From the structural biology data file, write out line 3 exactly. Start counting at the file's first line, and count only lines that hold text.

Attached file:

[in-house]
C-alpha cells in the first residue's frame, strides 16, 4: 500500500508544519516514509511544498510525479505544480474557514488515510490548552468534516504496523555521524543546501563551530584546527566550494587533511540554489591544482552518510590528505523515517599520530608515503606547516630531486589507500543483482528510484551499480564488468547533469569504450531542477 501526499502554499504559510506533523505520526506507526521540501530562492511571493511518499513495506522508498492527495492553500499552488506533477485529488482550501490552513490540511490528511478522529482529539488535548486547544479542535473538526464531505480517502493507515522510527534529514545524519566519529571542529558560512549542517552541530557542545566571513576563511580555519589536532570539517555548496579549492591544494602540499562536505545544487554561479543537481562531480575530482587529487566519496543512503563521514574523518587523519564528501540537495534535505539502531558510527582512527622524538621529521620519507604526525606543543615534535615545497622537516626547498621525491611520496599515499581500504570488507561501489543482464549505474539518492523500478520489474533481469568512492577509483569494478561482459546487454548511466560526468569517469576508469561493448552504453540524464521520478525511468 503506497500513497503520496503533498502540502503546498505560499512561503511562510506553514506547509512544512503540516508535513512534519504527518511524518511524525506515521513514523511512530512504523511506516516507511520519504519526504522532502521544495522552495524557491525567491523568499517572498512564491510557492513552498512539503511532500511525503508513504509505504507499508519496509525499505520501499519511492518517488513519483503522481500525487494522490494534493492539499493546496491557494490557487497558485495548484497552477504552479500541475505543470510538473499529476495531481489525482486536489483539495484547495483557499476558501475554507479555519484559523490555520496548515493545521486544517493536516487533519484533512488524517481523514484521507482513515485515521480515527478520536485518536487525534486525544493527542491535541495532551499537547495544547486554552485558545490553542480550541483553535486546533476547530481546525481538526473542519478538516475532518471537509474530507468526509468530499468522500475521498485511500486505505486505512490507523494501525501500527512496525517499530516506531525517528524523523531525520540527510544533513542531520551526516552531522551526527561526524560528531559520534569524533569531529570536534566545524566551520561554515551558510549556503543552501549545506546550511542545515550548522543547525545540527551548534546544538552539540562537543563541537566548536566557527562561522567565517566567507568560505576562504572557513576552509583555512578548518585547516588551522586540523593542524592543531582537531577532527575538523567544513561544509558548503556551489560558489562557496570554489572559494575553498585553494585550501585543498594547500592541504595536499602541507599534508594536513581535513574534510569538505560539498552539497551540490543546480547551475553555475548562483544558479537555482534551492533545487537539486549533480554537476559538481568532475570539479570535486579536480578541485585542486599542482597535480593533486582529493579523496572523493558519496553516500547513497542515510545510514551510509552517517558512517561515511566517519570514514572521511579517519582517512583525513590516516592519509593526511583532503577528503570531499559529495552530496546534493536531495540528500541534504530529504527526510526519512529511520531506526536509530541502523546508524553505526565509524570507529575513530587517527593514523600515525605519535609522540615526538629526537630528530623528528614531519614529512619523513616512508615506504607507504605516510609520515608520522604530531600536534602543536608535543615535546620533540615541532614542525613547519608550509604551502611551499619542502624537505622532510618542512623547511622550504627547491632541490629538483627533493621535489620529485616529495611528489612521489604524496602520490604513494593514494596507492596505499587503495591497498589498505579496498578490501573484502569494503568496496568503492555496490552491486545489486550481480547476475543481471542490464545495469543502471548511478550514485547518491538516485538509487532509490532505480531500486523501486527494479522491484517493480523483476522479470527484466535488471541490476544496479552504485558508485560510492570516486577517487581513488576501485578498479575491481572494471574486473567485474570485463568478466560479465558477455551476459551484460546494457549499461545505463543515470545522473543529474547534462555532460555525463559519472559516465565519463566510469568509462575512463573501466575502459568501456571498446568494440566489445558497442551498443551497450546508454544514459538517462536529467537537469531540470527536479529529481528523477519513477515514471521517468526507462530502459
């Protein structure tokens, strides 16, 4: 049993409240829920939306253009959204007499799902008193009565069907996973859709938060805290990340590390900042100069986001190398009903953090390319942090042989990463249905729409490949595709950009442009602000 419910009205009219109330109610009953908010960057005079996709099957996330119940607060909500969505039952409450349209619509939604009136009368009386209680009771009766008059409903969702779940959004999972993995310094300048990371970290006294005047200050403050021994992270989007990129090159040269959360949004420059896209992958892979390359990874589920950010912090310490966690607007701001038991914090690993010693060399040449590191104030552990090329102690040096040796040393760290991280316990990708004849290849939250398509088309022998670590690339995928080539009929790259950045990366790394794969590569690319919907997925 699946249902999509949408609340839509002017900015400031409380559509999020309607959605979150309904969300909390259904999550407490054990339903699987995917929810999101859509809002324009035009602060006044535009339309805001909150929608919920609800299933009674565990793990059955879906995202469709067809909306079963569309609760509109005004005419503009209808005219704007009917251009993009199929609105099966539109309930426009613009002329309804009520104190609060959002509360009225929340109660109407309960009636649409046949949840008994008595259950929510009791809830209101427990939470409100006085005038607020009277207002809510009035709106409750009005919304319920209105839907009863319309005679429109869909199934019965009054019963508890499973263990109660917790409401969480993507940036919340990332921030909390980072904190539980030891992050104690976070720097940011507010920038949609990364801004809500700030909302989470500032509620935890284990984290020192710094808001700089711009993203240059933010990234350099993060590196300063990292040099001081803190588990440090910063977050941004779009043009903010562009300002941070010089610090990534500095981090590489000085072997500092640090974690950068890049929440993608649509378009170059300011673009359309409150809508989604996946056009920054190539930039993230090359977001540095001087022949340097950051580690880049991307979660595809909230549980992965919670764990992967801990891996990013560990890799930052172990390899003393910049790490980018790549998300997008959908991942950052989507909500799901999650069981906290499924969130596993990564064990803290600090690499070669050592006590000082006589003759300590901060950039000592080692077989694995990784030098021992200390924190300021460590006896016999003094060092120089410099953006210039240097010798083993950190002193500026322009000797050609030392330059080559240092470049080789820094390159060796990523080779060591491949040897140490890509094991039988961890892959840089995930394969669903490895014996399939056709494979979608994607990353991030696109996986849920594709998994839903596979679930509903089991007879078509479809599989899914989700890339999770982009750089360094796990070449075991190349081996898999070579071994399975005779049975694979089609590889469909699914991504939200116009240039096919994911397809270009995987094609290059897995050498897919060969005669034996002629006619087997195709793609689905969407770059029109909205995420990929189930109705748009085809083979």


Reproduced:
């Protein structure tokens, strides 16, 4: 049993409240829920939306253009959204007499799902008193009565069907996973859709938060805290990340590390900042100069986001190398009903953090390319942090042989990463249905729409490949595709950009442009602000 419910009205009219109330109610009953908010960057005079996709099957996330119940607060909500969505039952409450349209619509939604009136009368009386209680009771009766008059409903969702779940959004999972993995310094300048990371970290006294005047200050403050021994992270989007990129090159040269959360949004420059896209992958892979390359990874589920950010912090310490966690607007701001038991914090690993010693060399040449590191104030552990090329102690040096040796040393760290991280316990990708004849290849939250398509088309022998670590690339995928080539009929790259950045990366790394794969590569690319919907997925 699946249902999509949408609340839509002017900015400031409380559509999020309607959605979150309904969300909390259904999550407490054990339903699987995917929810999101859509809002324009035009602060006044535009339309805001909150929608919920609800299933009674565990793990059955879906995202469709067809909306079963569309609760509109005004005419503009209808005219704007009917251009993009199929609105099966539109309930426009613009002329309804009520104190609060959002509360009225929340109660109407309960009636649409046949949840008994008595259950929510009791809830209101427990939470409100006085005038607020009277207002809510009035709106409750009005919304319920209105839907009863319309005679429109869909199934019965009054019963508890499973263990109660917790409401969480993507940036919340990332921030909390980072904190539980030891992050104690976070720097940011507010920038949609990364801004809500700030909302989470500032509620935890284990984290020192710094808001700089711009993203240059933010990234350099993060590196300063990292040099001081803190588990440090910063977050941004779009043009903010562009300002941070010089610090990534500095981090590489000085072997500092640090974690950068890049929440993608649509378009170059300011673009359309409150809508989604996946056009920054190539930039993230090359977001540095001087022949340097950051580690880049991307979660595809909230549980992965919670764990992967801990891996990013560990890799930052172990390899003393910049790490980018790549998300997008959908991942950052989507909500799901999650069981906290499924969130596993990564064990803290600090690499070669050592006590000082006589003759300590901060950039000592080692077989694995990784030098021992200390924190300021460590006896016999003094060092120089410099953006210039240097010798083993950190002193500026322009000797050609030392330059080559240092470049080789820094390159060796990523080779060591491949040897140490890509094991039988961890892959840089995930394969669903490895014996399939056709494979979608994607990353991030696109996986849920594709998994839903596979679930509903089991007879078509479809599989899914989700890339999770982009750089360094796990070449075991190349081996898999070579071994399975005779049975694979089609590889469909699914991504939200116009240039096919994911397809270009995987094609290059897995050498897919060969005669034996002629006619087997195709793609689905969407770059029109909205995420990929189930109705748009085809083979």